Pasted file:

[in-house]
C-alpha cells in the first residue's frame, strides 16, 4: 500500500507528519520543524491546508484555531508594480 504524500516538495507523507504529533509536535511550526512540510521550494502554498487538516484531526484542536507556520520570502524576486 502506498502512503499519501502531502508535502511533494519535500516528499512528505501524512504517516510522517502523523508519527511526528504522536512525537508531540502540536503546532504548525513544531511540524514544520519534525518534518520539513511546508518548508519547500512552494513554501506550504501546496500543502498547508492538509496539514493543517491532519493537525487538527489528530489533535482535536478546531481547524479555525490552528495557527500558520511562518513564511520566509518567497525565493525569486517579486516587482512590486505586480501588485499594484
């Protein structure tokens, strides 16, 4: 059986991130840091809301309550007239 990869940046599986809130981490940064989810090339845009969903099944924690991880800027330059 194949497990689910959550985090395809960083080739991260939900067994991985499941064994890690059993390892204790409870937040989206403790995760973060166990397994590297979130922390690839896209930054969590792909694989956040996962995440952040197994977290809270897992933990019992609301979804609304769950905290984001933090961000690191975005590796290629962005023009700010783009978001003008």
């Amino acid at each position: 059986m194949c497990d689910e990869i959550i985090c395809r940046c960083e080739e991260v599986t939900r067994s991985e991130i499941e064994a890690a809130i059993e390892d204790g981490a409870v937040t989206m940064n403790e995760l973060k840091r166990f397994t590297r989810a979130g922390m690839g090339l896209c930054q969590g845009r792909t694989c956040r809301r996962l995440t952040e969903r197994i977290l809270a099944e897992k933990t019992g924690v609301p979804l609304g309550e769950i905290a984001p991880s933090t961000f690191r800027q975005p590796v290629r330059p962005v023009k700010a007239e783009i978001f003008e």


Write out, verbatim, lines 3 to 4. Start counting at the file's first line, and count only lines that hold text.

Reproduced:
């Protein structure tokens, strides 16, 4: 059986991130840091809301309550007239 990869940046599986809130981490940064989810090339845009969903099944924690991880800027330059 194949497990689910959550985090395809960083080739991260939900067994991985499941064994890690059993390892204790409870937040989206403790995760973060166990397994590297979130922390690839896209930054969590792909694989956040996962995440952040197994977290809270897992933990019992609301979804609304769950905290984001933090961000690191975005590796290629962005023009700010783009978001003008």
């Amino acid at each position: 059986m194949c497990d689910e990869i959550i985090c395809r940046c960083e080739e991260v599986t939900r067994s991985e991130i499941e064994a890690a809130i059993e390892d204790g981490a409870v937040t989206m940064n403790e995760l973060k840091r166990f397994t590297r989810a979130g922390m690839g090339l896209c930054q969590g845009r792909t694989c956040r809301r996962l995440t952040e969903r197994i977290l809270a099944e897992k933990t019992g924690v609301p979804l609304g309550e769950i905290a984001p991880s933090t961000f690191r800027q975005p590796v290629r330059p962005v023009k700010a007239e783009i978001f003008e």